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Jane Landers

Gertrude Conaway Vanderbilt Professor of History

Jane Landers is an historian of Colonial Latin America and the Atlantic World specializing in the history of Africans and their descendants in those worlds. She is the author of Atlantic Creoles in the Age of Revolutions (Cambridge, Mass., 2010) which was awarded the Rembert Patrick Book Award and honorary mention for the Conference on Latin American History’s 2011 Bolton Johnson Prize. Her first monograph Black Society in Spanish Florida (Urbana, 1999, 2001, 2002, 2005) was awarded the Frances B. Simkins Prize for Distinguished First Book in Southern History and was a CHOICE Outstanding Academic Title. Landers co-authored the college textbook, The Atlantic World: A History, 1400-1888 (Harlan Davidson, 2007) and edited Slavery and Abolition in the Atlantic World: New Sources and New Findings (Oxfordshire, England, 2017), Colonial Plantations and Economy in Florida (Gainesville, 2000, 2001) and Against the Odds: Free Blacks in the Slave Societies of the Americas (London, 1996). She also co-edited Slaves, Subjects and Subversives: Blacks in Colonial Latin America (Albuquerque, 2006), and The African American Heritage of Florida (Gainesville, 1995) which won the Rembert Patrick Book Award and a commendation from the American Society for State and Local History. Landers' 2015 Nathan I. Huggins Lectures “A View from the Other Side: The Saint Domingue Revolution through Spanish Sources,” delivered at the Hutchins Center for African & African American Research, Harvard University, will be her next publication. Link to first lecture here. Link to second lecture here. Link to third lecture here. She has published essays in The American Historical Review, Slavery and Abolition, The New West Indian Guide, The Americas, Colonial Latin American Historical Review, The Journal of African American History and a variety of anthologies and edited volumes.

Landers was awarded fellowships from the John Simon Guggenheim Memorial Foundation and the American Council for Learned Societies for another project in progress, "African Kingdoms, Black Republics and Free Black Towns across the Iberian Atlantic." Her research has also been supported by grants from the National Endowment for the Humanities, the Andrew W. Mellon Foundation, the Conference on Latin American History, Vanderbilt University, the Gilder Lehrman Center for the Study of Slavery, Resistance and Abolition, the Historic St. Augustine Research Institute, and the Program for Cultural Cooperation between Spain’s Ministry of Culture and United States’ Universities.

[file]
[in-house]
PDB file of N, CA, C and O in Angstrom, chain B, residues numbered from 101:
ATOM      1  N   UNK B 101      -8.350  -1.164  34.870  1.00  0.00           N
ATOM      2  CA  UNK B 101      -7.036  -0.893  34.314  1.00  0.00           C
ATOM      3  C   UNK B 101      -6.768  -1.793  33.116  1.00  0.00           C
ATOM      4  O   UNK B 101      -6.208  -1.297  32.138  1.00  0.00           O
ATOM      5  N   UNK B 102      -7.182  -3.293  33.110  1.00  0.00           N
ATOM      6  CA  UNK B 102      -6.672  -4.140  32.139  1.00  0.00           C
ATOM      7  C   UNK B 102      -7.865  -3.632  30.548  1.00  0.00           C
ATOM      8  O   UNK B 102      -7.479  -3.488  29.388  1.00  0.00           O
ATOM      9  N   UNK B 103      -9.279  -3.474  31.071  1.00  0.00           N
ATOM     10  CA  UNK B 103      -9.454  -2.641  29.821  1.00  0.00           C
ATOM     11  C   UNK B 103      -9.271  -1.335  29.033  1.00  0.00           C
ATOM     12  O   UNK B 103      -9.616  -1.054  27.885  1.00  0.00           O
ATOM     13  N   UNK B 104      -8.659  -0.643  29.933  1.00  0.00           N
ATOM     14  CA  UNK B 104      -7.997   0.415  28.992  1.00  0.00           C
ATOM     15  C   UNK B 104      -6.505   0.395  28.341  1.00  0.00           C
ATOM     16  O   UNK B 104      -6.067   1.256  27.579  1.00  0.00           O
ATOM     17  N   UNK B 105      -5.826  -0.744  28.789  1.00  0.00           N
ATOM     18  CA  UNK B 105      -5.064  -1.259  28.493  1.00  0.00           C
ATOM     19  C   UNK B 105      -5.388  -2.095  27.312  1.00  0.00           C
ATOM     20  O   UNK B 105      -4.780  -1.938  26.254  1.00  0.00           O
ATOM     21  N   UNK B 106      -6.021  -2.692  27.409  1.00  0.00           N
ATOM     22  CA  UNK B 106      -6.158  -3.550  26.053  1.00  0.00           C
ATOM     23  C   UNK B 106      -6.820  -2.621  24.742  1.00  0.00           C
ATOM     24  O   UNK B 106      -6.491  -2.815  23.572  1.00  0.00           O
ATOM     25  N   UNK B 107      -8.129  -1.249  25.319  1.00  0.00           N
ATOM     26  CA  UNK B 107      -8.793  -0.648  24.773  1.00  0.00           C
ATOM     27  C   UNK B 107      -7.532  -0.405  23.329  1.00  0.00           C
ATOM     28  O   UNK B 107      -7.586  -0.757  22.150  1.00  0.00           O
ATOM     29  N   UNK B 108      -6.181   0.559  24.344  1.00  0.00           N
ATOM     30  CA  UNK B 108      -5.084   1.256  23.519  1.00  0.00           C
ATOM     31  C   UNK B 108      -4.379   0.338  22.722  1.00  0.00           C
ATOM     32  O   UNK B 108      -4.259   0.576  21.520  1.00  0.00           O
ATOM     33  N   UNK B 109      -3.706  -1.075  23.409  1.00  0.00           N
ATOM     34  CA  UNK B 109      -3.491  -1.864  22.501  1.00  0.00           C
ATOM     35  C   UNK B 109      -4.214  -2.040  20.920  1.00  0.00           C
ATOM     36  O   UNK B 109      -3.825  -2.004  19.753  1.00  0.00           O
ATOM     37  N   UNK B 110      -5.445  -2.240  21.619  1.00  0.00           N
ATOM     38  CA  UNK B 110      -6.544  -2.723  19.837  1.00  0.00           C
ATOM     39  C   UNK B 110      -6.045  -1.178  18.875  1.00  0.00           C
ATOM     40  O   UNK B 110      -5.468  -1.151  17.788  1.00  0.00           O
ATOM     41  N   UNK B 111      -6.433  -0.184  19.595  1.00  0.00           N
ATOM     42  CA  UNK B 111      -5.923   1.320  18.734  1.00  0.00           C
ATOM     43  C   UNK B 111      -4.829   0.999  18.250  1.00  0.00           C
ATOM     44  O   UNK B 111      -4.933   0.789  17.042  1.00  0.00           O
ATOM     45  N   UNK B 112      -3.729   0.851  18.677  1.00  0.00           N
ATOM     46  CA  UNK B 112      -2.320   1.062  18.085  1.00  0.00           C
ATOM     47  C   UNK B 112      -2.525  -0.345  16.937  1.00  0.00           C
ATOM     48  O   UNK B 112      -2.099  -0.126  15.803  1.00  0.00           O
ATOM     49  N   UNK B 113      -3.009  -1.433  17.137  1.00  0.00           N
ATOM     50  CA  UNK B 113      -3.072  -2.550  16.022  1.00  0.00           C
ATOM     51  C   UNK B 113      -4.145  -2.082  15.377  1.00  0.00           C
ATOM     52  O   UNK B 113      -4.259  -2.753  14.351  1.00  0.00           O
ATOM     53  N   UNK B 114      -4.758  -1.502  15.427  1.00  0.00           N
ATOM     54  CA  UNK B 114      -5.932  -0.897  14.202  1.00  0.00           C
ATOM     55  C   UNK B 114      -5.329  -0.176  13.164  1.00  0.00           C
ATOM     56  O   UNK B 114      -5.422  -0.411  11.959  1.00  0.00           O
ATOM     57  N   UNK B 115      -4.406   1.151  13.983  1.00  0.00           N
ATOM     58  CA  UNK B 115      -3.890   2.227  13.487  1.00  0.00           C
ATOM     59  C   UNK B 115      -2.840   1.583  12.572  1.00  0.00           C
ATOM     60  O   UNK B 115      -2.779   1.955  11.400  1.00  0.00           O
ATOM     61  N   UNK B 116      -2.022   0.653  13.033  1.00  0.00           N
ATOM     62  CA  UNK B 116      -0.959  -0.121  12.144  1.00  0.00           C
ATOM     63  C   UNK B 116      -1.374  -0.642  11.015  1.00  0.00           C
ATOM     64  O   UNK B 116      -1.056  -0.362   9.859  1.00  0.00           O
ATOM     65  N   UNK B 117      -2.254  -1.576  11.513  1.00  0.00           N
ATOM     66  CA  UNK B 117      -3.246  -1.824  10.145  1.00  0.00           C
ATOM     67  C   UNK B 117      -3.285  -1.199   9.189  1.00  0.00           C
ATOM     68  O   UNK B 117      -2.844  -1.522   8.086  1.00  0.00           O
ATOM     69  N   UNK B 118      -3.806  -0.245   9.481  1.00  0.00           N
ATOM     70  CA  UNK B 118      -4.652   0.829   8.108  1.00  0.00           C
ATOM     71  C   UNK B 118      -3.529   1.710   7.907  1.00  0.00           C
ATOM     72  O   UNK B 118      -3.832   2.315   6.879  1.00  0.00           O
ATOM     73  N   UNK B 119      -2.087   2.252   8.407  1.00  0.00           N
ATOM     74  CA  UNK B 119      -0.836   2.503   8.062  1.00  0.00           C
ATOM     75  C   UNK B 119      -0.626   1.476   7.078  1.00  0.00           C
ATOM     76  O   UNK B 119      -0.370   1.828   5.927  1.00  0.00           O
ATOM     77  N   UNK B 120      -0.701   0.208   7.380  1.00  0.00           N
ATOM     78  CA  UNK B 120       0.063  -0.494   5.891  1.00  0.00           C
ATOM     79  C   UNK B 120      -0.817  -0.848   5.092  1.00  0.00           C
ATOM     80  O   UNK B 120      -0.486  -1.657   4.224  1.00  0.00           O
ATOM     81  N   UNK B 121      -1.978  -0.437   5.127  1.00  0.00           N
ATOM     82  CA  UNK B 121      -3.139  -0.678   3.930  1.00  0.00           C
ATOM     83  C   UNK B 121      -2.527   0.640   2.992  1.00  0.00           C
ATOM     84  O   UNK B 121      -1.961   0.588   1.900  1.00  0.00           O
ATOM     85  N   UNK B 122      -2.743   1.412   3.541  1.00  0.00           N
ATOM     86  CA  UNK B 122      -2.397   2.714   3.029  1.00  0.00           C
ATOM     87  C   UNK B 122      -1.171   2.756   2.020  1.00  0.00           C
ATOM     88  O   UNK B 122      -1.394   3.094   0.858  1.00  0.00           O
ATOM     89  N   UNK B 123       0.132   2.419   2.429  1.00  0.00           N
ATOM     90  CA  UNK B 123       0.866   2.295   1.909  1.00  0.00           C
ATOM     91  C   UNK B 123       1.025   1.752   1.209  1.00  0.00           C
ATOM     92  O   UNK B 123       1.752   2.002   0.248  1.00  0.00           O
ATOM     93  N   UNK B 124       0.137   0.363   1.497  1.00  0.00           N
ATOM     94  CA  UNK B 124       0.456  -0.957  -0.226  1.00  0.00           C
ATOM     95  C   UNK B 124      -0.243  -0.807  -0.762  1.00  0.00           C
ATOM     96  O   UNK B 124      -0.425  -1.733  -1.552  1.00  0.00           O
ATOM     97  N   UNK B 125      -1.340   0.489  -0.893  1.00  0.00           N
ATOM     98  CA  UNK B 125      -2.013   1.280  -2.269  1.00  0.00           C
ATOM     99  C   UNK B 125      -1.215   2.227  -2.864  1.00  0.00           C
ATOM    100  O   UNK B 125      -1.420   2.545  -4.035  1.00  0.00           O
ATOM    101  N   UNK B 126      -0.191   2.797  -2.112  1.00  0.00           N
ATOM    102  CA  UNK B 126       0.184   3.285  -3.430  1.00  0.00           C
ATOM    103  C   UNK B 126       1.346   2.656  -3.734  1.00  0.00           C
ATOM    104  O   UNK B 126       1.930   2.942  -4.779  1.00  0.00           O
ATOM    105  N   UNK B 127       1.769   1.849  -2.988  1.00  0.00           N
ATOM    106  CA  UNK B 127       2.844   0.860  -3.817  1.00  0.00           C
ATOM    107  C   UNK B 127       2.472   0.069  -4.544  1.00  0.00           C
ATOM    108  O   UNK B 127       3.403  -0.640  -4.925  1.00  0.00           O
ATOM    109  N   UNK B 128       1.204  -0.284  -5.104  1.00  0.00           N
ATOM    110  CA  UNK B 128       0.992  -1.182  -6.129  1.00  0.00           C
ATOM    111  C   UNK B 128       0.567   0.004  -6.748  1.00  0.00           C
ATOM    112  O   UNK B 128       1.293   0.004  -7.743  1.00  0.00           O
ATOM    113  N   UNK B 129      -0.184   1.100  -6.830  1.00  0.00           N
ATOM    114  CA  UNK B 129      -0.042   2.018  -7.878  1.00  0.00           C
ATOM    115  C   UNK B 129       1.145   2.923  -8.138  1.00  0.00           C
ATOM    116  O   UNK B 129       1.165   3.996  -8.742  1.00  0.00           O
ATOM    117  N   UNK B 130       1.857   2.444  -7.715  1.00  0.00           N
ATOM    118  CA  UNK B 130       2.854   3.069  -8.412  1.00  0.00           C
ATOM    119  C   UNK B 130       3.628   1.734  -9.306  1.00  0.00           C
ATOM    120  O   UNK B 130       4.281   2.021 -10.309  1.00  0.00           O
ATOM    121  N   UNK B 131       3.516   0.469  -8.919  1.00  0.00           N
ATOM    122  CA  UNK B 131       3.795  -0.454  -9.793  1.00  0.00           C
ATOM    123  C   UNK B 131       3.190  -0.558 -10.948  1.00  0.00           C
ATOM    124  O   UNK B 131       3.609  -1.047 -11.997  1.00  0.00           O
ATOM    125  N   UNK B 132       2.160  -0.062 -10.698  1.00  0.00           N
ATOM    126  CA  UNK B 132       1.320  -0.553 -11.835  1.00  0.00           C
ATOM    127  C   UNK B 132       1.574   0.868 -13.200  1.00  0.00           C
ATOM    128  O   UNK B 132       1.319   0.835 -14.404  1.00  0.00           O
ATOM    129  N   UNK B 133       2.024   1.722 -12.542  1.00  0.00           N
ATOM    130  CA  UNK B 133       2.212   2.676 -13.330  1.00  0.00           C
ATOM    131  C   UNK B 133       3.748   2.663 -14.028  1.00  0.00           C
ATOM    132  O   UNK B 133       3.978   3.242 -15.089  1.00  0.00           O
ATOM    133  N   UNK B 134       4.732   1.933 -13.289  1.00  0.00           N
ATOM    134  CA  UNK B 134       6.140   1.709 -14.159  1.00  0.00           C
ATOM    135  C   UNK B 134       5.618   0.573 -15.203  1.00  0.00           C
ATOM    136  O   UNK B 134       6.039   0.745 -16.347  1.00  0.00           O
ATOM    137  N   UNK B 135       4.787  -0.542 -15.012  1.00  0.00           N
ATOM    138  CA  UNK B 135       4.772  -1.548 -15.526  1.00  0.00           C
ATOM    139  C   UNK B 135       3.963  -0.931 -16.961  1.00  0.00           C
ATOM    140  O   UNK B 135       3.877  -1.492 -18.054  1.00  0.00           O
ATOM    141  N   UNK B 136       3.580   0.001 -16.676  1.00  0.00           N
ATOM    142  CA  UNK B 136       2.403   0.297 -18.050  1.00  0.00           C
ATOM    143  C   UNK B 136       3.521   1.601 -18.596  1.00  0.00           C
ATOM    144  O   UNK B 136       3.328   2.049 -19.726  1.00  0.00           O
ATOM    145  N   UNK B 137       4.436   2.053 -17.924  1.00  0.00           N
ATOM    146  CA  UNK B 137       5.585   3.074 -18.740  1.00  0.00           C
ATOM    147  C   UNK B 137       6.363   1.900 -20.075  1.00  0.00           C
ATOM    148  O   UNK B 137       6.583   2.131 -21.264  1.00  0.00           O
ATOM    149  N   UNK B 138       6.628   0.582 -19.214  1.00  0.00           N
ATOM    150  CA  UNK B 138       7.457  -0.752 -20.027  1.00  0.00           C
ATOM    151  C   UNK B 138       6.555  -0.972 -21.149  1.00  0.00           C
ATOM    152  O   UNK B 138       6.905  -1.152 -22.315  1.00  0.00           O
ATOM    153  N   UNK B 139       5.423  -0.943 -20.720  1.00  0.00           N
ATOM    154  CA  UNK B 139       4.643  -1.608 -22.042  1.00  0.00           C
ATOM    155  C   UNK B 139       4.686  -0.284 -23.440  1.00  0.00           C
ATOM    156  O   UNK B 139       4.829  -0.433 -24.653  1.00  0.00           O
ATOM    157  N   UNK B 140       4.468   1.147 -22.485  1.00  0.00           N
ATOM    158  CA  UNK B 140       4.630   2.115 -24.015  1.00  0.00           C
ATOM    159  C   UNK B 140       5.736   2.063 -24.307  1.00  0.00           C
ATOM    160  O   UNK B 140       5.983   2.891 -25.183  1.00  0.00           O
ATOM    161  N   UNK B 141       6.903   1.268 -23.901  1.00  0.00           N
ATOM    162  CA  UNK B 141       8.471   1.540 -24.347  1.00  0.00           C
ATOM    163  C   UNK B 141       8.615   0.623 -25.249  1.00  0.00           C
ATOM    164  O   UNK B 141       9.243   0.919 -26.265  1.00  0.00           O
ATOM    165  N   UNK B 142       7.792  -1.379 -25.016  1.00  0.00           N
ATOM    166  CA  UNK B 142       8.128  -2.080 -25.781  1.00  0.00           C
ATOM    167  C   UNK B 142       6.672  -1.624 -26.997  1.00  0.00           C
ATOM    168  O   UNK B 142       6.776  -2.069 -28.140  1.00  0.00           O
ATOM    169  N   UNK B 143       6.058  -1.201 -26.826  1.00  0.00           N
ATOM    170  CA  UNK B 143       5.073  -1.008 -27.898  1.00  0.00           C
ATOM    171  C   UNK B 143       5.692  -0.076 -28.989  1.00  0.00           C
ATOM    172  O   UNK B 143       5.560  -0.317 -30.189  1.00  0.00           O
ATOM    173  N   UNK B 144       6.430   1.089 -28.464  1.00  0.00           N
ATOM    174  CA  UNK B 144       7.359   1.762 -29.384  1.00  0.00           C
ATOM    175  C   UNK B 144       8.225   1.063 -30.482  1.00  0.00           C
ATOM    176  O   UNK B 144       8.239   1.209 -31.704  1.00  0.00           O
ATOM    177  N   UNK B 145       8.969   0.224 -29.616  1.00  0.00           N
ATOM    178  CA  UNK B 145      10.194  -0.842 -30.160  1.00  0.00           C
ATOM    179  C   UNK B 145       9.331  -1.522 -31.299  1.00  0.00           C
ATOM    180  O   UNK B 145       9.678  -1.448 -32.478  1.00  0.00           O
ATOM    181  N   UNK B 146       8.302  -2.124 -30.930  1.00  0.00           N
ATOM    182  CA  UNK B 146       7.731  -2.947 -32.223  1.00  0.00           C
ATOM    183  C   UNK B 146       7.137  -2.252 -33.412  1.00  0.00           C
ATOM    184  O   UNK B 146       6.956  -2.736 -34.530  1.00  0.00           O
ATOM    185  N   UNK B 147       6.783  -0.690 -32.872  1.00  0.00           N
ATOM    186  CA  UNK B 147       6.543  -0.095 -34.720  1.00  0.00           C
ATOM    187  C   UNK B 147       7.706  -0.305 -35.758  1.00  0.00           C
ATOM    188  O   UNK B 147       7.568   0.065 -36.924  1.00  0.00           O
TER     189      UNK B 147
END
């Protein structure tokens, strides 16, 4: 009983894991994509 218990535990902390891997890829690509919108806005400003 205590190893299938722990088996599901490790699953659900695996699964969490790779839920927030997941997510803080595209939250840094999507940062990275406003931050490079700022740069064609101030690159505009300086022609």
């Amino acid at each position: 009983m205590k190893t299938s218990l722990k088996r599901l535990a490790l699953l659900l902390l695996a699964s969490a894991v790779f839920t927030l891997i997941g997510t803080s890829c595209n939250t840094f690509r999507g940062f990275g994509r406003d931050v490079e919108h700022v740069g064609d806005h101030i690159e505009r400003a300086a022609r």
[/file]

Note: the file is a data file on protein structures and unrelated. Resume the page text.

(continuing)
Landers is past-president of the Conference on Latin American History, past-president of the Forum on European Expansion and Global Interaction and the Latin American and Caribbean Section of the Southern Historical Association and an Associate of the Harriet Tubman Institute for Research on the Global Migrations of African Peoples, York University. She serves on the editorial boards for several historical journals, including Slavery & Abolition, Colonial Latin American Historical Review, Oxford Bibliography On-line: Atlantic World and History Compass. She has also consulted on a variety of archaeological projects, documentary films, web sites, and museum exhibits related to the African Diaspora including Gracia Real de Santa Teresa de Mose, the first free black town in what is today the United States.

Landers directs the Ecclesiastical and Secular Sources for Slave Societies Digital Archive (ESSSS) hosted by the Jean and Alexander Heard Library at Vanderbilt which is preserving endangered ecclesiastical and secular documents related to slavery in the Americas. With grants from the National Endowment for the Humanities, the American Council for Learned Societies, the British Library Endangered Archives Programme, the Historic St. Augustine Research Institute and the Diocese of St. Augustine, and with the help of her graduate students, Landers and her international teams have preserved records in Cuba, Brazil, Colombia, Florida, and Cape Verde, the oldest dating from the 16th century.

Courses taught:


Rise of the Iberian Atlantic Empires
Decline of the Iberian Atlantic Empires
Africans in the Americas
Comparative Slavery
Destruction of the Indies
Pirates of the Caribbean

Graduate Seminars

Atlantic World History
Readings in Colonial Latin American History
Comparative Slavery
Latin American Studies Interdisciplinary Research